Did you start playing at a later age than your colleagues? I did; I came into that high level university with only half the years on my instrument than they had. My teacher, who was very famous, expected me to make that up in a matter of a semester, and of course I was not able to and therefore was accused of not practicing enough.
So you can see where that ended up; If I had had a caring teacher who told me I was overdoing it, instead of the opposite, I might not have dropped out. But I ended up with a wonderful career as an engineer and also have had a wonderful time playing as a very high level amateur on a variety of instruments, showing me that I really wasn't suited, in terms of personality, to life as a professional instrumentalist. At the time it felt like a horrible, horrible failure, but as I matured I realized I was simply trying to do the wrong thing and would have been miserable had I continued on that path.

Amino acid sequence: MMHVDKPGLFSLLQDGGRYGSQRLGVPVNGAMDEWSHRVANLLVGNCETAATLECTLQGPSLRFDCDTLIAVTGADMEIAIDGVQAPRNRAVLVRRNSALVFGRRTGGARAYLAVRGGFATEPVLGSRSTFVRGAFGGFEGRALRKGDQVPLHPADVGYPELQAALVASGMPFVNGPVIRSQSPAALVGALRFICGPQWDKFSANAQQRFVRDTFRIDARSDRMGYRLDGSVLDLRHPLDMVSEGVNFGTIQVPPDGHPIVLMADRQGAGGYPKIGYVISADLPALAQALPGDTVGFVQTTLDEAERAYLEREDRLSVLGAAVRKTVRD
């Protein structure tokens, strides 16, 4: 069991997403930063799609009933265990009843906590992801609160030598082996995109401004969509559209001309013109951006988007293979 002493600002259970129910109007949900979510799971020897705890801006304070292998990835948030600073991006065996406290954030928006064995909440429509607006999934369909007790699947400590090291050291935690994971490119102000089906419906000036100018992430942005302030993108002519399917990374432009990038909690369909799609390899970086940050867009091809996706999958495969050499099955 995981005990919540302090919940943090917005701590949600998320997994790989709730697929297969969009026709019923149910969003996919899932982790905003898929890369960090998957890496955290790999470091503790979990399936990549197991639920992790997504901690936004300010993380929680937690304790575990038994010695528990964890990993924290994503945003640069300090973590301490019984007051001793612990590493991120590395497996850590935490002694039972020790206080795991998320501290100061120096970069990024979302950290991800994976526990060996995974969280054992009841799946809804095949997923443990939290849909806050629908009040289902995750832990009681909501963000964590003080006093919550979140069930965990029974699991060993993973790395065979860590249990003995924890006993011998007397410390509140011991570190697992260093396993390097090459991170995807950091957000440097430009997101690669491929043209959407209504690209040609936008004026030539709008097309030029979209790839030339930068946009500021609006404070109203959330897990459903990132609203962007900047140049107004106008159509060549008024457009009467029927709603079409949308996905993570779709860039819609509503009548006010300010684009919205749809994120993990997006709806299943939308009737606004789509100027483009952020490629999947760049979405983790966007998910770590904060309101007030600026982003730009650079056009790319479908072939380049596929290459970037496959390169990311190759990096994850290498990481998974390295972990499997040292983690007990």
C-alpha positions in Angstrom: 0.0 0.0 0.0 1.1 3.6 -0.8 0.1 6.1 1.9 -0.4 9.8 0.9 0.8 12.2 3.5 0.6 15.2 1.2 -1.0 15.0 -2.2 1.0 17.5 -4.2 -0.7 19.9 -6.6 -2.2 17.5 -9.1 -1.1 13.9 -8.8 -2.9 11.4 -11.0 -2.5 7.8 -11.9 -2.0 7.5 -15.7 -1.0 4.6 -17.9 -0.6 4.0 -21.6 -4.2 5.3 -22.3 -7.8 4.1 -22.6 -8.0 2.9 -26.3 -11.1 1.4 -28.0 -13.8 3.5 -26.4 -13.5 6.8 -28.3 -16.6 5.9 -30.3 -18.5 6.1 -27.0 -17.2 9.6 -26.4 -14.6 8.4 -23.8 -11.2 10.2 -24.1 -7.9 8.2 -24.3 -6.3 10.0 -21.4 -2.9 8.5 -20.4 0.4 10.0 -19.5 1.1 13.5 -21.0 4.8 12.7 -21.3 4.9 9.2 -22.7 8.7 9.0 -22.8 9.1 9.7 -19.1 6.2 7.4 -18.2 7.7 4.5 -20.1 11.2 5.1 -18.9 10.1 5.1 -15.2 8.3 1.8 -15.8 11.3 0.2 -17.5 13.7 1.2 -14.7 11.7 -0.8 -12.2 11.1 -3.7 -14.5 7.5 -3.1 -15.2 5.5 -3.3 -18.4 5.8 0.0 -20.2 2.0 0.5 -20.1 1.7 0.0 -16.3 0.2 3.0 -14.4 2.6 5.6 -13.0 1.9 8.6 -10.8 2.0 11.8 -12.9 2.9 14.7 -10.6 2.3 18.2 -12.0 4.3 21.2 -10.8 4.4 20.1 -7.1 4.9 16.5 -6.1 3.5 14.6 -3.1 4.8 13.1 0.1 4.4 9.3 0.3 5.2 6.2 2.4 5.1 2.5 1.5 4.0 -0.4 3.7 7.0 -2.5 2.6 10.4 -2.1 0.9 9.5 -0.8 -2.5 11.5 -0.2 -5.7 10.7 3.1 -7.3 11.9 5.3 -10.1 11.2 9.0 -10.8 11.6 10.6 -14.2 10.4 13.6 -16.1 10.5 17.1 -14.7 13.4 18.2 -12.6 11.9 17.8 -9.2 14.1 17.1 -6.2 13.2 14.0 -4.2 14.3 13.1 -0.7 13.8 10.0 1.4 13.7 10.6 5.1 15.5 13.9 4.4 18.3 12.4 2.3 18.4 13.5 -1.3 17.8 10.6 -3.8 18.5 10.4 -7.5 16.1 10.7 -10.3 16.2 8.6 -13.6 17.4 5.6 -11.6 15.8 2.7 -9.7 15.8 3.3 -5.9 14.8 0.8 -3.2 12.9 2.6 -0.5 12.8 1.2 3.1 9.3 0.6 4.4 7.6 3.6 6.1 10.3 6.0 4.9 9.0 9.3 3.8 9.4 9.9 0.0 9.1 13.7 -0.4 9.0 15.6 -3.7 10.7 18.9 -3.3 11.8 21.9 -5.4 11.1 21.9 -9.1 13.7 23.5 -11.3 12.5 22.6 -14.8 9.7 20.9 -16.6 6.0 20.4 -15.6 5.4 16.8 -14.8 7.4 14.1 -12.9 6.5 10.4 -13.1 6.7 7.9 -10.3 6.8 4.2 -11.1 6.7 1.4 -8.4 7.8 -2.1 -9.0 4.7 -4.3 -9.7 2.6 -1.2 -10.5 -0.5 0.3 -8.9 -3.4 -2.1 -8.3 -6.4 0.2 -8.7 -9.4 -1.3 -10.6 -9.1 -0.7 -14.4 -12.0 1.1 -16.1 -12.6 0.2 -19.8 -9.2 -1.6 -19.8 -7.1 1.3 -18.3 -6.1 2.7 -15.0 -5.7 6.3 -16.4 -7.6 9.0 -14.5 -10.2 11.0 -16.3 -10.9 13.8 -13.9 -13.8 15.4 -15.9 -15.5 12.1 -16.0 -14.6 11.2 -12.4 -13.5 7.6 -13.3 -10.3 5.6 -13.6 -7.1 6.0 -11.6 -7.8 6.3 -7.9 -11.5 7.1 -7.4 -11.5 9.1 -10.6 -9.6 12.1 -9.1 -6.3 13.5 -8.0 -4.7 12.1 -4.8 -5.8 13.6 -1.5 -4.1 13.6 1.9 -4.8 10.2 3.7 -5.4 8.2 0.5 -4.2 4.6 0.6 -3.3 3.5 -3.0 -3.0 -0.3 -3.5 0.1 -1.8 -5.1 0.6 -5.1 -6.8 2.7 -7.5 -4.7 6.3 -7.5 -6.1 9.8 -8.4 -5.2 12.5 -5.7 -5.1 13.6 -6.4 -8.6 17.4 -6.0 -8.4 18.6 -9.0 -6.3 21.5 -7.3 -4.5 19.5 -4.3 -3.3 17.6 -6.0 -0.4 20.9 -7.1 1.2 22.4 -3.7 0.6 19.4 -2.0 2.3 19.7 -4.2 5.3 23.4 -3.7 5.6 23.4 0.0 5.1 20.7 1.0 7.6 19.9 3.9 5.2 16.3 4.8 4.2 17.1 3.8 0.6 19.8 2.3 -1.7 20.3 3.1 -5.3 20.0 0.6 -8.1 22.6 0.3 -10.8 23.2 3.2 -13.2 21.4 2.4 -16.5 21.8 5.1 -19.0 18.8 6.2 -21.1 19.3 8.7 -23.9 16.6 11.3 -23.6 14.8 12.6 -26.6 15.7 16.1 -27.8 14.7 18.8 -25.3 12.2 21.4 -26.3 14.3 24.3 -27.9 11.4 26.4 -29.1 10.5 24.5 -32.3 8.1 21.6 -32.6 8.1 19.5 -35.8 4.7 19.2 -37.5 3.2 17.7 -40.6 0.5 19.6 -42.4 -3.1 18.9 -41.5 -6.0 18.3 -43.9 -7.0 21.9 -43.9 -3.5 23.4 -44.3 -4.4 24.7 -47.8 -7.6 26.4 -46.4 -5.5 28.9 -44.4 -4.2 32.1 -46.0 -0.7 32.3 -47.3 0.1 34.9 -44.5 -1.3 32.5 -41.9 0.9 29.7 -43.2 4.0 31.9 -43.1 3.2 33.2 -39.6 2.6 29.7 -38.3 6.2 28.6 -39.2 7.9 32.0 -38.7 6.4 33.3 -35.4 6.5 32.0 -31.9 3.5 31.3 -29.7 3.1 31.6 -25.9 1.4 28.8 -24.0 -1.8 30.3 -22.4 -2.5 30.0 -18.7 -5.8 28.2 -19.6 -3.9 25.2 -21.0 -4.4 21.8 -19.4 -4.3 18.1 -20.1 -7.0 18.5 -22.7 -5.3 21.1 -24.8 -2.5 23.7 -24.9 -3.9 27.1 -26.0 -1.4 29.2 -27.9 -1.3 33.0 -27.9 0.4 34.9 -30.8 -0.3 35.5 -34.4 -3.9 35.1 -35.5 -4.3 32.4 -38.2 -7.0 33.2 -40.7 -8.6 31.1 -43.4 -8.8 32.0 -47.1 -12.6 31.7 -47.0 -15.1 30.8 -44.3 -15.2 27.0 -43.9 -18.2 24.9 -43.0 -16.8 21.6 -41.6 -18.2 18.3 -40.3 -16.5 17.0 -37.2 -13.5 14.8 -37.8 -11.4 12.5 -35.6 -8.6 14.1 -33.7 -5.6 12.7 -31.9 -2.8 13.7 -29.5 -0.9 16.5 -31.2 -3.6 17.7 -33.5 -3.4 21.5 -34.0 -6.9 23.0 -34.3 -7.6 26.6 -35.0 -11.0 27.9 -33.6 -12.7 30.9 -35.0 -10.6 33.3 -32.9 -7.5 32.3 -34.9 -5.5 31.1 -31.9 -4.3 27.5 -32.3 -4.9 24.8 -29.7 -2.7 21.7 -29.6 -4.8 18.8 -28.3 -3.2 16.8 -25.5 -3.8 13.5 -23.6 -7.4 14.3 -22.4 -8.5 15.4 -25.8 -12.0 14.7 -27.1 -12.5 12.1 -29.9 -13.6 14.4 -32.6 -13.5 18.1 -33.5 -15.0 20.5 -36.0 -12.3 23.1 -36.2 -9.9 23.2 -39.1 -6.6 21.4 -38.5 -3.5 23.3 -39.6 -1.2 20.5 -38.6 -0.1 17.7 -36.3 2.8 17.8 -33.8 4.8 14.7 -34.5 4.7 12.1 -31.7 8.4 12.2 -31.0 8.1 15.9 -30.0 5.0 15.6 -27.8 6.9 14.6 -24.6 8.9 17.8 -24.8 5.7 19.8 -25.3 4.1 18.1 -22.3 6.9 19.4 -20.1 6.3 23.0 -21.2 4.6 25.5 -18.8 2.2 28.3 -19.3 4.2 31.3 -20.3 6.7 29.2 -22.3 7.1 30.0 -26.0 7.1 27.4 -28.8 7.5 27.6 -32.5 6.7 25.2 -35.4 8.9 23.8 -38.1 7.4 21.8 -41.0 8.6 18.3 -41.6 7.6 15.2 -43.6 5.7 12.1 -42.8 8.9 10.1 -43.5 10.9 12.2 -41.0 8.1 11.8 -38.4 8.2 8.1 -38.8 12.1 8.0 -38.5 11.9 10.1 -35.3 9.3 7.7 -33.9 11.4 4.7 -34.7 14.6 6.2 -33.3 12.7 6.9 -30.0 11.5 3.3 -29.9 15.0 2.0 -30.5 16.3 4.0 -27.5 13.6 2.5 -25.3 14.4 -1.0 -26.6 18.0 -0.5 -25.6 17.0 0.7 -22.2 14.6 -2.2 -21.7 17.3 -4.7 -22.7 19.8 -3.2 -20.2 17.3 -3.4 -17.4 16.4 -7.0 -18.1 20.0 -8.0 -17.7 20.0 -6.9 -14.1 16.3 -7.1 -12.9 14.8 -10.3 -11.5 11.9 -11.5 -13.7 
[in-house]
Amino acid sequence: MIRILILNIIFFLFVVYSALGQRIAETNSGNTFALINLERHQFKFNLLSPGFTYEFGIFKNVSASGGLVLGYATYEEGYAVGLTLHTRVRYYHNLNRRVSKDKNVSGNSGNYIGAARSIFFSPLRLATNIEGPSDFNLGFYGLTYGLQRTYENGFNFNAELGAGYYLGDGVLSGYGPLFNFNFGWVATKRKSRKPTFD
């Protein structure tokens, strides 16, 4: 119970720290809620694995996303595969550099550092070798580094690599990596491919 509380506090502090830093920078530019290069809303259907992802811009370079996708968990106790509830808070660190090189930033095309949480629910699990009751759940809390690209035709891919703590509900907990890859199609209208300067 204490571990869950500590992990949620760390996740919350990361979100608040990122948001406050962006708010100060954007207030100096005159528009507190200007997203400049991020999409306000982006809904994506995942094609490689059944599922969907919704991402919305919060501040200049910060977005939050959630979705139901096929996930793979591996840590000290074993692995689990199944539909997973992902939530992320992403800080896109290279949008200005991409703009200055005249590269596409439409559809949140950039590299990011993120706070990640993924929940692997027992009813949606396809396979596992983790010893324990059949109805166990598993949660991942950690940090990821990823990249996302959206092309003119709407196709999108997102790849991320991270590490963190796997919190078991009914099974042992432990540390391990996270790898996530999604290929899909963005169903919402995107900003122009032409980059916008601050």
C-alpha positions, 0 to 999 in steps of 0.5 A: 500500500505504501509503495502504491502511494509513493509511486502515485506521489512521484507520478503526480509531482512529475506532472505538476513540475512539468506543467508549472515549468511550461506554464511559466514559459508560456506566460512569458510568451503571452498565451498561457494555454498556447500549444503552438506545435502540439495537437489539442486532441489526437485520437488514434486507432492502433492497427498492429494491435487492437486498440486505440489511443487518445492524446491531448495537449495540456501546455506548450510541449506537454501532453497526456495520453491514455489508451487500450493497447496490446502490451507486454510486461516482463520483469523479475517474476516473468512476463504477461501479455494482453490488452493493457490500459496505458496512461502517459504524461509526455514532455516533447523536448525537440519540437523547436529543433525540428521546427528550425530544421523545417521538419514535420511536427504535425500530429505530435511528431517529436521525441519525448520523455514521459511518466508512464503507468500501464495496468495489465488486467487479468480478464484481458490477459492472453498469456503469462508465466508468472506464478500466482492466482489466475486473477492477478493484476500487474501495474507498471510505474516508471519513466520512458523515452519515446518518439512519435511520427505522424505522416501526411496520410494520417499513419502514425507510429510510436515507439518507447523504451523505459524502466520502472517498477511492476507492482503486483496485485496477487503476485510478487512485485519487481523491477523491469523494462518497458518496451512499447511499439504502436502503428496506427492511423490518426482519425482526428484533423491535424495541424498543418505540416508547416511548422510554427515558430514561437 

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 Re: What do you do when you are in a rut/plateau and can’t seem to progress?
Author: Paul Aviles 
Date:   2022-06-20 02:49

EaubeauHorn makes valid points about what is most important to us.


Two quick stories: There was a clarinetist who wanted nothing more than to be in a symphony orchestra but always found himself coming up short. Finally he took up the viola and in fairly short order got a coveted position in a fine orchestra. Then there was a really good clarinet player who wanted nothing more than to have a career as a soloist. He ended up as a utility player in a major symphony, but remained because it was "good enough" to have a steady, well paying career.


You must ultimately find what works for you. Compromise and "thinking out of the box" can be your best tools.




..............Paul Aviles



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 Re: What do you do when you are in a rut/plateau and can’t seem to progress?
Author: Tom H 
Date:   2022-06-20 05:38

I agree with those saying seek help at the university as far as your mental situation. I did that once and it was very helpful (though it had nothing to do with my clarinet playing--- who knows, that may be part of your problem?).